Presently, the word nigga is used more liberally among younger members of all races and ethnicities in the United States. In addition to African Americans, other ethnic groups have adopted the term as part of their vernacular.  —–Wikipedia

*Canadian pop singer Justin Biebers use of the N-word is not surprising to this African-American.  But before I get outraged over a then teenaged Bieber’s lame ass attempt to replicate a comedy routine he saw a Black person do, I first have to give the eye towards the Black people who hang around people like Bieber confusing them into thinking that that can say what we say.

In a video online Bieber jokes about murdering a black person so that there will be ‘one less lonely nigger’, and he can join the KKK. This after a previous video surfaced of him grinning while asking the question ‘Why are black people afraid of chainsaws?’ before he started making the noise of the chainsaw concluding his ‘joke’ with ‘Run nigger, nigger, nigger, nigger, nigger.’

Unlike disgraced former Los Angeles Clippers owner Donald Sterling who is just an old school racist, I don’t think Beiber was being racist when he used the N-word.  I think he was just trying to impersonate the same Black men he admires so much and strives to be just like.

You see, Justin Biebers are what happened when African-Americans stopped looking at the N-word as an abusive slur and epithet and starting using it affectionately as a friendly greeting and term of endearment.  Unfortunately, as shown in the videos, a then younger Bieber hadn’t made the correlation between the word “nigger” and “nigga,” the latter having now seemingly been green lighted by Blacks for universal use by pretty much anyone.

The moment Black people stopped censoring themselves in mixed company and went on a N-word free-for-all, we not only opened the door for others to do the same, we took it off the damn hinges.

This isn’t a new phenomenon. That train left the station when we conspired with the entertainment industry to aid and abet in the exploitation of the N-word for money.  One of my favorite examples of this is when rapper Ja Rule wrote the lyrics to Jennifer Lopez’s hit song “I’m Real” Murder Remix and included the word “nigga” for her to say.

Rule said that Lopez was not the first Latino to use the word in a song, and that it hadn’t been in an issue previously, adding it was something to let people get a chance to “poke her.”  Whatever that means.

From comedians to rappers, “niggas” have been sending entertainment industry executives to the bank for quite some time now.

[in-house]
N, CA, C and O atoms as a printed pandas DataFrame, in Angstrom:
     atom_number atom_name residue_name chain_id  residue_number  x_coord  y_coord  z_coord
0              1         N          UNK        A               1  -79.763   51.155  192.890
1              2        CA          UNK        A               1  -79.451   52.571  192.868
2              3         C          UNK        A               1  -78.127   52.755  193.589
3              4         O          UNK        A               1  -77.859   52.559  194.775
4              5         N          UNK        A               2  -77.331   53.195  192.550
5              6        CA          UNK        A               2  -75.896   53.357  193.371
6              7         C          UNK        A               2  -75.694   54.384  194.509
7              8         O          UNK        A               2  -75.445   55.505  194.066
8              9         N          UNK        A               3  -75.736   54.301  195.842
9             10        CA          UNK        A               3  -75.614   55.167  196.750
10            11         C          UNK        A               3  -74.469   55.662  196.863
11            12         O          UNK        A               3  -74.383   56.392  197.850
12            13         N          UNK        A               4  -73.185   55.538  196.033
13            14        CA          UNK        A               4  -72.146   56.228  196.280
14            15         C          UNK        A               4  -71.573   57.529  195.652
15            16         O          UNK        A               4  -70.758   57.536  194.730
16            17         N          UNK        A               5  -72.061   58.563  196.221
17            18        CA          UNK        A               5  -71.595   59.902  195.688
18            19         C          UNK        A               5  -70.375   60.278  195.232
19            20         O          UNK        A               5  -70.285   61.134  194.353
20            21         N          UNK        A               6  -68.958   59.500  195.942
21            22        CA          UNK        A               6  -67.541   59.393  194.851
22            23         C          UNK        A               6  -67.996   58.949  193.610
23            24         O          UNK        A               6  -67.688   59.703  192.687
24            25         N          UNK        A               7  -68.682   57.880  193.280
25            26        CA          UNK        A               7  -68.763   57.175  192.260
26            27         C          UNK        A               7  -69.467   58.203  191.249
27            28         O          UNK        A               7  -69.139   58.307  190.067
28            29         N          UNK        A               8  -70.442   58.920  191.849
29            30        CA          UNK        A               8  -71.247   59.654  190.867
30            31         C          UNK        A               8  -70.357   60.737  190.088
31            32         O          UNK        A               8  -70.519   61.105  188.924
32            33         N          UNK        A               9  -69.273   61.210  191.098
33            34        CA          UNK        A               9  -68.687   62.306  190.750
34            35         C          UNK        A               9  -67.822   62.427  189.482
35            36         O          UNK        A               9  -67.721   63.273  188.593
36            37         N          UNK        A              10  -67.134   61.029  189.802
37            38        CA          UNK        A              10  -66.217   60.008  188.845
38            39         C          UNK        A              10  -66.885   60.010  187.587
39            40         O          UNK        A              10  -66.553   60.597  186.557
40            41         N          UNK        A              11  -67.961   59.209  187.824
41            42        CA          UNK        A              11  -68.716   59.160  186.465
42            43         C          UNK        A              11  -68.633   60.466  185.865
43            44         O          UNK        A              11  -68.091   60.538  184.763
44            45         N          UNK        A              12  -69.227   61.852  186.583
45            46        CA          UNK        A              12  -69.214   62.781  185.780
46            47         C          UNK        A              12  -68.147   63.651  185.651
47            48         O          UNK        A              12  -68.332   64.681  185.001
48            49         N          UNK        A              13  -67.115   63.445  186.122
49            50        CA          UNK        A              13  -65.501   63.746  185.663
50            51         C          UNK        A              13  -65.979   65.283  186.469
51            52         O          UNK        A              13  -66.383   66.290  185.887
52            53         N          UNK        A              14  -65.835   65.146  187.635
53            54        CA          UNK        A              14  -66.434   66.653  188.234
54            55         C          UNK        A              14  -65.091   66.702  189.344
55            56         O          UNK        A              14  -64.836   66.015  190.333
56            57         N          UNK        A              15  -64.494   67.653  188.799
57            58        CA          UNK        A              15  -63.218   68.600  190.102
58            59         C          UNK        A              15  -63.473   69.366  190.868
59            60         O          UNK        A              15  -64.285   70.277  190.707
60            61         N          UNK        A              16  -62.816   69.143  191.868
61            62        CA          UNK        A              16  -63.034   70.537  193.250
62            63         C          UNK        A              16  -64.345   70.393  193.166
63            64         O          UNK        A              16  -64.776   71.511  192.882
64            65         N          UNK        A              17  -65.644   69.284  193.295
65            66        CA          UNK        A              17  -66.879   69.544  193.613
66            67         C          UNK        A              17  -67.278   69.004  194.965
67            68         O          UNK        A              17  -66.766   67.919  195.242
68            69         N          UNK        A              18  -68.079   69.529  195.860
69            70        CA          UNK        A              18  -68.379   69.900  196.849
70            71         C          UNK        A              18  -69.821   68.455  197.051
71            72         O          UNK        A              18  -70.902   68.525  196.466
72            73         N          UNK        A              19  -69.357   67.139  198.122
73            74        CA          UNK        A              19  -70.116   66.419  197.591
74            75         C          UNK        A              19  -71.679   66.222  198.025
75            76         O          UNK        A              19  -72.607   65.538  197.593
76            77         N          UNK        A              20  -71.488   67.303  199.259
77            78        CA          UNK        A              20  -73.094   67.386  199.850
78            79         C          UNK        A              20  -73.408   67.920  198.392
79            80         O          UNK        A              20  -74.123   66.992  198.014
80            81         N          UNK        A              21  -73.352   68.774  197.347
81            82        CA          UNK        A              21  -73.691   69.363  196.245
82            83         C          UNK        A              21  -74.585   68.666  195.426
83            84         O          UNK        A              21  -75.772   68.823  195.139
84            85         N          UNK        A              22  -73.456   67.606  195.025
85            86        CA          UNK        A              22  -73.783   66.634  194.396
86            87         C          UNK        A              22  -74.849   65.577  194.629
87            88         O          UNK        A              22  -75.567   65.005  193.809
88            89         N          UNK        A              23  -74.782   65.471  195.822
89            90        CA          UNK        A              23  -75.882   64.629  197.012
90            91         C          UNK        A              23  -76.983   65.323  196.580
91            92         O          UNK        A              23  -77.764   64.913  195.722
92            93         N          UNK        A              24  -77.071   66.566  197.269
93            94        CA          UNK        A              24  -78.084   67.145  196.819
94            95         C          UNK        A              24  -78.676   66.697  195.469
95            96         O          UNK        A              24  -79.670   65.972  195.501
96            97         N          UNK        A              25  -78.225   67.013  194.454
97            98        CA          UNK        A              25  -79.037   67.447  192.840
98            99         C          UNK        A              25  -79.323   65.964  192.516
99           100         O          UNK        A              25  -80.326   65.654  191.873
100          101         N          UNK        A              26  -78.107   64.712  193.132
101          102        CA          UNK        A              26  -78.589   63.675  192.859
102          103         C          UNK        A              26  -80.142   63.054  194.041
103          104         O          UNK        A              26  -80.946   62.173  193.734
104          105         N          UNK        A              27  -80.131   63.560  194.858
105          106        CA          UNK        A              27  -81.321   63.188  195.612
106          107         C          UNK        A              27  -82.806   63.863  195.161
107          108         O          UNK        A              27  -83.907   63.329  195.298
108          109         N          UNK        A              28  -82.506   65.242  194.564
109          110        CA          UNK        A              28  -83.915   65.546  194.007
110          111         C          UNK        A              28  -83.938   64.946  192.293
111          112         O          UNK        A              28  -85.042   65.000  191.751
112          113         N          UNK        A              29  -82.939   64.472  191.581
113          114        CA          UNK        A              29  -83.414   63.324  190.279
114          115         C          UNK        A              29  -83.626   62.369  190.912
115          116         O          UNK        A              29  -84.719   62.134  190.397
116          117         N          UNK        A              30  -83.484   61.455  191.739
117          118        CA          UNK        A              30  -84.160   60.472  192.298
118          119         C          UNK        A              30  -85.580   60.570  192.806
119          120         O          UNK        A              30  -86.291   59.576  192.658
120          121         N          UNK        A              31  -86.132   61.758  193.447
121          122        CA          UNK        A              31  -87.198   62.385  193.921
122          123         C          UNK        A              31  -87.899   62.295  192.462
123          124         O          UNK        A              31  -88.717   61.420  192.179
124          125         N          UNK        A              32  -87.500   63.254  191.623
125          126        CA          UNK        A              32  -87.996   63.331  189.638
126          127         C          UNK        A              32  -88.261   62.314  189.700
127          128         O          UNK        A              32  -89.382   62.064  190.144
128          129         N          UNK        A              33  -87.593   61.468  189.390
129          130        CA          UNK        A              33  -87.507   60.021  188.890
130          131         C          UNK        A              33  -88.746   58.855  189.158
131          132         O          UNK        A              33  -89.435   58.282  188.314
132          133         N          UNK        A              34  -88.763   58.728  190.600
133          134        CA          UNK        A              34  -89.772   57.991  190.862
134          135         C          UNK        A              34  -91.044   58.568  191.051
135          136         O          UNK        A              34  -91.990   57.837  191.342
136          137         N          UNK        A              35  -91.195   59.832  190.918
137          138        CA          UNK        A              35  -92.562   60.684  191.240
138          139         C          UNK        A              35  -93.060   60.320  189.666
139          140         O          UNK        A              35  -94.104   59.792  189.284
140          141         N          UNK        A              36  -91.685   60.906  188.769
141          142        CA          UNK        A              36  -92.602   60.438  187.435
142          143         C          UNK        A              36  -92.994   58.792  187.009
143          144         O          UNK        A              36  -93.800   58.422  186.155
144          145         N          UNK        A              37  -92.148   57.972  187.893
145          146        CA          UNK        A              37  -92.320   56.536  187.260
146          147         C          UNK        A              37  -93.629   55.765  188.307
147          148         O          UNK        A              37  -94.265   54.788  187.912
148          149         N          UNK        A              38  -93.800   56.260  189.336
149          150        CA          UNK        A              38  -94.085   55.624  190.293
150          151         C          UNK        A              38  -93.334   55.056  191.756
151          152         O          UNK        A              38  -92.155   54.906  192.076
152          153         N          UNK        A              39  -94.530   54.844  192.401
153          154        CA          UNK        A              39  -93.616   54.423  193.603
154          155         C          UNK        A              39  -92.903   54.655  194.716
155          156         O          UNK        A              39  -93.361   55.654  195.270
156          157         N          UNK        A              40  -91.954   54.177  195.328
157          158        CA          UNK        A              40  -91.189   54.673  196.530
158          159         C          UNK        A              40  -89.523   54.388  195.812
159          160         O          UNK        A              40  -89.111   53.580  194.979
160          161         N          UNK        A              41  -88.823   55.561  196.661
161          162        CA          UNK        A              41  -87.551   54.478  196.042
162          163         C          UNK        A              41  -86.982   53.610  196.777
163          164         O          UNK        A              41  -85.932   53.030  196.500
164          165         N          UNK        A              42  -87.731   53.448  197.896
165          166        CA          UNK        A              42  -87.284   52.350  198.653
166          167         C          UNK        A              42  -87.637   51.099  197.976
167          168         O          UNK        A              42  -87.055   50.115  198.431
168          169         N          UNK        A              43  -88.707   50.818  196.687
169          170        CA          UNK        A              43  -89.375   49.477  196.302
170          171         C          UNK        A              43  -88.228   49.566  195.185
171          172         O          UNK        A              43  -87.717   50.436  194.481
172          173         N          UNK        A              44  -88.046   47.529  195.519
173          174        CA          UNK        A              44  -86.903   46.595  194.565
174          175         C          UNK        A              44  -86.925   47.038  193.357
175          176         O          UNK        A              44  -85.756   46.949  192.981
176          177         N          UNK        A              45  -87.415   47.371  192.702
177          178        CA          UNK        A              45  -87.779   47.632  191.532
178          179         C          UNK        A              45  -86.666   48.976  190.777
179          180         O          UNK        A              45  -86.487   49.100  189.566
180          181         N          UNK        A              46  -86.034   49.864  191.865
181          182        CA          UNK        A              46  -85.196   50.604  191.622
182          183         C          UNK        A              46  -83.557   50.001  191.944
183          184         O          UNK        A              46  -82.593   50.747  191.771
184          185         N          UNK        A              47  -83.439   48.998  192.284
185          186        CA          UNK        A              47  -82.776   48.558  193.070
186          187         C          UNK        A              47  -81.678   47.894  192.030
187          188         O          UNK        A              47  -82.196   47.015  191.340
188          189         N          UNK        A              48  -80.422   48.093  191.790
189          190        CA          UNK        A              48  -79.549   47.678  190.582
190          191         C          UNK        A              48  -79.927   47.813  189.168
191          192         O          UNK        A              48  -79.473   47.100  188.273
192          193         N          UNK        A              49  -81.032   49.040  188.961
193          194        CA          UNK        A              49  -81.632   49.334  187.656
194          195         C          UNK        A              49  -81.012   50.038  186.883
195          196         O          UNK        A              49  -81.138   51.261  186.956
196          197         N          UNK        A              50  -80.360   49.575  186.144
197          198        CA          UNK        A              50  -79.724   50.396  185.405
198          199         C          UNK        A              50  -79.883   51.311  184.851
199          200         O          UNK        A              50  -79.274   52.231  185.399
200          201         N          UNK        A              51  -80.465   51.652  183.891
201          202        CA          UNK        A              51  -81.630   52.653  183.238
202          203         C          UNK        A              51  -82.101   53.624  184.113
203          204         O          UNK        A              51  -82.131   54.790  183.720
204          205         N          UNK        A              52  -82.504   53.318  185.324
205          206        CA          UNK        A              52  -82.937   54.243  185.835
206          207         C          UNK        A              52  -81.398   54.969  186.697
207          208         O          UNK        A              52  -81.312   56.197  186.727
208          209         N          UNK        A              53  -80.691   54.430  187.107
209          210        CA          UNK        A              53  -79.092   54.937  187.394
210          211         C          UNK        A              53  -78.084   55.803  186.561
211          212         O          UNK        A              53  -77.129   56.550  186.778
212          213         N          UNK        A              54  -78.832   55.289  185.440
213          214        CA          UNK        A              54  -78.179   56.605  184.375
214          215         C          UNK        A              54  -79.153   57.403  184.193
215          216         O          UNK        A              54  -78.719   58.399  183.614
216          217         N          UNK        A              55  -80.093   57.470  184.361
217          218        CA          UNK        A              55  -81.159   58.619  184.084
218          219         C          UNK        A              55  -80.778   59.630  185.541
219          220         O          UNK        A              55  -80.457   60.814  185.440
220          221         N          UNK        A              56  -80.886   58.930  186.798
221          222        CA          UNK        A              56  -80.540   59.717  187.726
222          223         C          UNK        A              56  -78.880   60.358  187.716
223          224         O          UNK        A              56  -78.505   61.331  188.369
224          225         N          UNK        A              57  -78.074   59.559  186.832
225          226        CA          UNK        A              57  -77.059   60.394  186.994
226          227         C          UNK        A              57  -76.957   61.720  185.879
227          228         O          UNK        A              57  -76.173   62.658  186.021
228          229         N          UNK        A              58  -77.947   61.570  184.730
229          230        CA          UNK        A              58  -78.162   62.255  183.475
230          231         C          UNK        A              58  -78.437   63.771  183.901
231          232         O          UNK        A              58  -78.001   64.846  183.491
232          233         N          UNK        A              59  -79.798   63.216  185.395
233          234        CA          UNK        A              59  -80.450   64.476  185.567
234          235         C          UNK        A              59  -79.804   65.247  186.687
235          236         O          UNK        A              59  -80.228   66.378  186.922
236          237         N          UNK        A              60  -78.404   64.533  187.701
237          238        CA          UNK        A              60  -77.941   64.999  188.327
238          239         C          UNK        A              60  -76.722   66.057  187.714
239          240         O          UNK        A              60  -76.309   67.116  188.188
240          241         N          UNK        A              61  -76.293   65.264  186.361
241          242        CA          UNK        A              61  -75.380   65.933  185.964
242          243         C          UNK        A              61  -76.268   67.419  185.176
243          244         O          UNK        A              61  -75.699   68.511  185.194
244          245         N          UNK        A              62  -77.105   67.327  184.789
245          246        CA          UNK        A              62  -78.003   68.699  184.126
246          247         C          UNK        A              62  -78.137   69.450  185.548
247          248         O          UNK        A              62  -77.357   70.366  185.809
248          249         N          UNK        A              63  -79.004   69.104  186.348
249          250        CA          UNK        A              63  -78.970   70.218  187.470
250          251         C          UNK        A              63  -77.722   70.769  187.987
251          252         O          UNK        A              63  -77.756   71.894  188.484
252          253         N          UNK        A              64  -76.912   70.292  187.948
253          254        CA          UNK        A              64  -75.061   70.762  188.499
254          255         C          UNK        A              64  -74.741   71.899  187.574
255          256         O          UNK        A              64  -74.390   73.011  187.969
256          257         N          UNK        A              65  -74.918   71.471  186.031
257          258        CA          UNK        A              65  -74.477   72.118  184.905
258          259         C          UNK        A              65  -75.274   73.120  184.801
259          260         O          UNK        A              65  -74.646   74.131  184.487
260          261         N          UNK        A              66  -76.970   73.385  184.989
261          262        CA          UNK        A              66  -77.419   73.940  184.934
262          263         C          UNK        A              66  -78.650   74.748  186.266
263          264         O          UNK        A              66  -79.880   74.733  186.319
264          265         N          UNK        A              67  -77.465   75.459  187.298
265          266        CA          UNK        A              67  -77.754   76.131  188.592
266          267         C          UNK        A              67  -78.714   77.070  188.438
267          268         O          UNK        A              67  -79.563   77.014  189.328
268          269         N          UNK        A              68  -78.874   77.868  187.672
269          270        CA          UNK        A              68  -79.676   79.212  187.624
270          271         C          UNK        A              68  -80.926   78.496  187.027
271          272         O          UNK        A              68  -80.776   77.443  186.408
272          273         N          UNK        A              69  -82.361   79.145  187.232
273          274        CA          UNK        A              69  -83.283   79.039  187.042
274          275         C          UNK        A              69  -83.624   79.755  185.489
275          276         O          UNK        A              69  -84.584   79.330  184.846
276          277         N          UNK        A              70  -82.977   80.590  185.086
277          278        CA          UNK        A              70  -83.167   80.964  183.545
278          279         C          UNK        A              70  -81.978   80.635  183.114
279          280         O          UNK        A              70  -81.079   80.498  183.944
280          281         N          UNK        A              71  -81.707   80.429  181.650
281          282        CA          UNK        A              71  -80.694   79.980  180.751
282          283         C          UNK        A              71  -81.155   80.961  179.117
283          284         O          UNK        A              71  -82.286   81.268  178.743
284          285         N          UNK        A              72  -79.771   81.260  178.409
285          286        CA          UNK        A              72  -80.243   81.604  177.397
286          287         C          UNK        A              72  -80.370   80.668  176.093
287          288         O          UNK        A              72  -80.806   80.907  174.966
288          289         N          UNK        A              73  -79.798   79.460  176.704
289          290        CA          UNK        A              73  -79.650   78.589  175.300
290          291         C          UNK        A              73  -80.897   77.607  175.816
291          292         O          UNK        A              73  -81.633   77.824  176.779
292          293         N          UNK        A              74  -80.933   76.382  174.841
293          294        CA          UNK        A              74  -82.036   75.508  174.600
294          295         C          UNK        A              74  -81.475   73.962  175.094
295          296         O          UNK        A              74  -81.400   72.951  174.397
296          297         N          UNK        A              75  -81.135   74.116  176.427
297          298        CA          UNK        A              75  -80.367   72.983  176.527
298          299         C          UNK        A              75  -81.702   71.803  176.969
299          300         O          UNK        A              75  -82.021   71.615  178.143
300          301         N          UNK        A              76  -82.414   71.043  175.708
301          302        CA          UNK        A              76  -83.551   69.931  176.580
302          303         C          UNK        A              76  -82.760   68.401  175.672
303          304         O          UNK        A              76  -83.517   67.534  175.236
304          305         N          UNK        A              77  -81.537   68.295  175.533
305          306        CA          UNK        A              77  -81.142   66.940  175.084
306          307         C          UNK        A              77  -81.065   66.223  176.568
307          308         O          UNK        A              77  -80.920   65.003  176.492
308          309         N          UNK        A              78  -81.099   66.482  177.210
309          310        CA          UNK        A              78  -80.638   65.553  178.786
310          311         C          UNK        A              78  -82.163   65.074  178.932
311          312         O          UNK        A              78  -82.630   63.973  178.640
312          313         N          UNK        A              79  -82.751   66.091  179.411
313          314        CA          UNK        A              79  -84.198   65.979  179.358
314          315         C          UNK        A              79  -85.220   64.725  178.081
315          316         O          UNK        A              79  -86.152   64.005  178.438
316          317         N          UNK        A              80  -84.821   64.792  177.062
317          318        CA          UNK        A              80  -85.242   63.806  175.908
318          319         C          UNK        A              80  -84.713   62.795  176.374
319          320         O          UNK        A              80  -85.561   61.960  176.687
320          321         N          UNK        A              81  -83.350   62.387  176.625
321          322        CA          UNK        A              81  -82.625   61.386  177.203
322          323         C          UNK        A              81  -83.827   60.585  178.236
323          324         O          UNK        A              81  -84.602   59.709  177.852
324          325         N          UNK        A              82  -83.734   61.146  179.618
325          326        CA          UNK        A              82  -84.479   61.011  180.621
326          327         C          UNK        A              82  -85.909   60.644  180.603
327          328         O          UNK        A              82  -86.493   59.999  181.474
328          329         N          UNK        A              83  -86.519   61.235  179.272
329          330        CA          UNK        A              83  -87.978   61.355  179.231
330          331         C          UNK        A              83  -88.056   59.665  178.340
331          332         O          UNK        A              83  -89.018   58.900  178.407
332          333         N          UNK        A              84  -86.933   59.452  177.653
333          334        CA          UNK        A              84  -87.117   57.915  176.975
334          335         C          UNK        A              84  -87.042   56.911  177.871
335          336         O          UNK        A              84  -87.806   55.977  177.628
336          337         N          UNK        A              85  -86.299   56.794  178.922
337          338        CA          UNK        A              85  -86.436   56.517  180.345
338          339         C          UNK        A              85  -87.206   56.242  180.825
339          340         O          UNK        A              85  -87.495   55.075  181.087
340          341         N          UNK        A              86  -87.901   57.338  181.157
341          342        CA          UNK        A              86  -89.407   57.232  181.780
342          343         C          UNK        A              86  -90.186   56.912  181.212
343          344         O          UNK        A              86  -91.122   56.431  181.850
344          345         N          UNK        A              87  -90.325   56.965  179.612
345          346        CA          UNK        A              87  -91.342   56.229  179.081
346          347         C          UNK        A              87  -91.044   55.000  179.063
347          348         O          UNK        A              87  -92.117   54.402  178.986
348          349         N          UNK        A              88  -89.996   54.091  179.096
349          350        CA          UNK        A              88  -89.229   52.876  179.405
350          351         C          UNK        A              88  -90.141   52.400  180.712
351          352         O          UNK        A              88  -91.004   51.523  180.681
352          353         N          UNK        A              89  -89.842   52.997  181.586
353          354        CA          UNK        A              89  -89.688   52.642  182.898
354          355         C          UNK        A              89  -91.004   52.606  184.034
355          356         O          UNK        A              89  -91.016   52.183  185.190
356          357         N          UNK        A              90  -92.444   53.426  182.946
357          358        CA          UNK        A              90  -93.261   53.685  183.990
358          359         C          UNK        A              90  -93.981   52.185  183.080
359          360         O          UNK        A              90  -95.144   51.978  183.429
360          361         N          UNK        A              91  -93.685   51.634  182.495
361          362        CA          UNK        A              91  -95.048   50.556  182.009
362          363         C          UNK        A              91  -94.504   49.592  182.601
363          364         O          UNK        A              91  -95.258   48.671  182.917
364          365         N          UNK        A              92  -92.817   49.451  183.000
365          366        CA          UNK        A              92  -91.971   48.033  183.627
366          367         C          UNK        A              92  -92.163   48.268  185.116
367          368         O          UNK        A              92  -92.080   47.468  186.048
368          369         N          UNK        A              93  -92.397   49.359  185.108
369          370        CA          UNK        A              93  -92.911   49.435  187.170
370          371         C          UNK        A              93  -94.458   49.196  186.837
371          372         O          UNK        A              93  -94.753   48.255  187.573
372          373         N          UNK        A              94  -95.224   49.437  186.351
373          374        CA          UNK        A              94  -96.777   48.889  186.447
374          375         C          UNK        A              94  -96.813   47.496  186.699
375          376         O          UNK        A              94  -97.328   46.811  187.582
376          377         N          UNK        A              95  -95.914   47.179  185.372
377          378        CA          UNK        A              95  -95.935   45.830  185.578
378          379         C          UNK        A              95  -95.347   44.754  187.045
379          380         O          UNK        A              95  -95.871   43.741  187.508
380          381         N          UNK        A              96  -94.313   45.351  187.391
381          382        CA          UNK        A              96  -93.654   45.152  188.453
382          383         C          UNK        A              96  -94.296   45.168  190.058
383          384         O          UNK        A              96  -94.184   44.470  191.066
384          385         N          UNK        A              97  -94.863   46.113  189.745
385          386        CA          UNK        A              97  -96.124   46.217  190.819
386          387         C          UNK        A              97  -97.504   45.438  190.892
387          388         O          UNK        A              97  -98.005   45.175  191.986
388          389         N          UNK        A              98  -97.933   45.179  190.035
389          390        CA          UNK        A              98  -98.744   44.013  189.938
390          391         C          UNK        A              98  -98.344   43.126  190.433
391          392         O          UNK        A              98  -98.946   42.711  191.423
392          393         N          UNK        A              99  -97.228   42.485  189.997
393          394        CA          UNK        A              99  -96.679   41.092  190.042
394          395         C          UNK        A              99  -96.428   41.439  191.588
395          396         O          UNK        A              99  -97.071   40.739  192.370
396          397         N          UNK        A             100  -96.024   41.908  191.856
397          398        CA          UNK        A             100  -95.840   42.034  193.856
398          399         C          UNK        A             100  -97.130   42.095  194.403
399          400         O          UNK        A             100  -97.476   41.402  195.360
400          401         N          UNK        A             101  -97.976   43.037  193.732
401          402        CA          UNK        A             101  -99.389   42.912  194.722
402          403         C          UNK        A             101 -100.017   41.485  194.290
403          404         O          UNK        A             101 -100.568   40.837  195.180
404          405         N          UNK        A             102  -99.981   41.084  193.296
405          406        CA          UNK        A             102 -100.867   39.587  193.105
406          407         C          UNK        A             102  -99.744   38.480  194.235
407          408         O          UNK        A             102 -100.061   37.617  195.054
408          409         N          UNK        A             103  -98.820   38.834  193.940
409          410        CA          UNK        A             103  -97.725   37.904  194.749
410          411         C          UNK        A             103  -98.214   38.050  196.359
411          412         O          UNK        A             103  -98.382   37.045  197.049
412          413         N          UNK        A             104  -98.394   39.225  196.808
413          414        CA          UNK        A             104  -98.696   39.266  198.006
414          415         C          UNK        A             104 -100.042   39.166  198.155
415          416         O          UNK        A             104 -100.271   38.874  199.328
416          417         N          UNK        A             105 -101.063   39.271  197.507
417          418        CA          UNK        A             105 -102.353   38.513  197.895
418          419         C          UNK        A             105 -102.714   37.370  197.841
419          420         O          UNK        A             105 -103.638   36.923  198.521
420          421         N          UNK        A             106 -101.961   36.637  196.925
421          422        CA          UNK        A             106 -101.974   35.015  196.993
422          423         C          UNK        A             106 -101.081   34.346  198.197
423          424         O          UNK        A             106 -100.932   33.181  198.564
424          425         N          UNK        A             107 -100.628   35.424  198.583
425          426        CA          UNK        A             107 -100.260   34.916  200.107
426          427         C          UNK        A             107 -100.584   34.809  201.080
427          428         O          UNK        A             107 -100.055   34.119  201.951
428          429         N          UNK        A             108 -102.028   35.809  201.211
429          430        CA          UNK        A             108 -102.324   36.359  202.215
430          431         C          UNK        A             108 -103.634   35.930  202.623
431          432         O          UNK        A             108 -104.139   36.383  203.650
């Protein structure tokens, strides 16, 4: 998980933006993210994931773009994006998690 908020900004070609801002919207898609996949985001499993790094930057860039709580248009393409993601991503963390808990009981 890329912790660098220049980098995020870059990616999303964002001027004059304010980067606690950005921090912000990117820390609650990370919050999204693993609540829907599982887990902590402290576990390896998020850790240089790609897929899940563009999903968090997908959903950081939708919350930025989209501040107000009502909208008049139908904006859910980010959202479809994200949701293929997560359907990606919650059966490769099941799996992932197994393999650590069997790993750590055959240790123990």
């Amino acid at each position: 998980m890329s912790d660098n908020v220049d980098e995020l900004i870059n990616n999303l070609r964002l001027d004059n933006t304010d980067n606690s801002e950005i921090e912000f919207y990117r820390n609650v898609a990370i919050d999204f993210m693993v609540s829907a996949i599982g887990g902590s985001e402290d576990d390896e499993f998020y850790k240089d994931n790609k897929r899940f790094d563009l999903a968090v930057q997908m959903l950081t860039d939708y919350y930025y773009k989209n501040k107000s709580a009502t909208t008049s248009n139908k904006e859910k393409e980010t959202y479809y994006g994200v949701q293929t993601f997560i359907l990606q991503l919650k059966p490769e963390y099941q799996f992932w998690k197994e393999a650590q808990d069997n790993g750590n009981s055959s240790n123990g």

More recently, in Georgia, several white high school seniors hung a sign outside of their school that read “Niggas We Made It.”  Their inspiration?  Canadian rapper Drake and Soulja Boy’s “We Made It” song.

For me, there’s only one difference between the words “nigger” and “nigga,” laziness.  It’s that same laziness that follows the logic in the use of the word “ratchet” to replace wretched, “ignant” for ignorant, and “fi en tuh” for fixing to. “Nigga” is not a new word with a new meaning.  It’s an old word that was used to abuse, demean, and put down Blacks who then turned around and not only found a way to glorify the word but to pave the way for others to do it as well ensuring that future generations to come of all races know that Black people were and are niggas.

Black people offended by others use of the word need to figure out if intent is the only issue or is it the word itself.  Because if it’s the word, then the list doesn’t begin with Justin Bieber—it starts with us.

It’s been said before, and it needs to be said again–other races do not use abusive slurs in the way that we use the word “nigga” to refer to ourselves.  They simply don’t.

African-Americans are the reason that the Justin Biebers of the word can be called the new Black, literally.

Jasmyne A. Cannick (official headshot)Selected as one of ESSENCE Magazine’s 25 Women Shaping the World and one the Most Influential African-Americans in Los Angeles Under 40, on radio, television, and in print, Jasmyne Cannick is a politics, race, and pop culture social commentator who has cultivated a national following for telling it like it is on hard to deal with issues.  She can be reached at www.jasmyneonline.com and on Twitter @Jasmyne.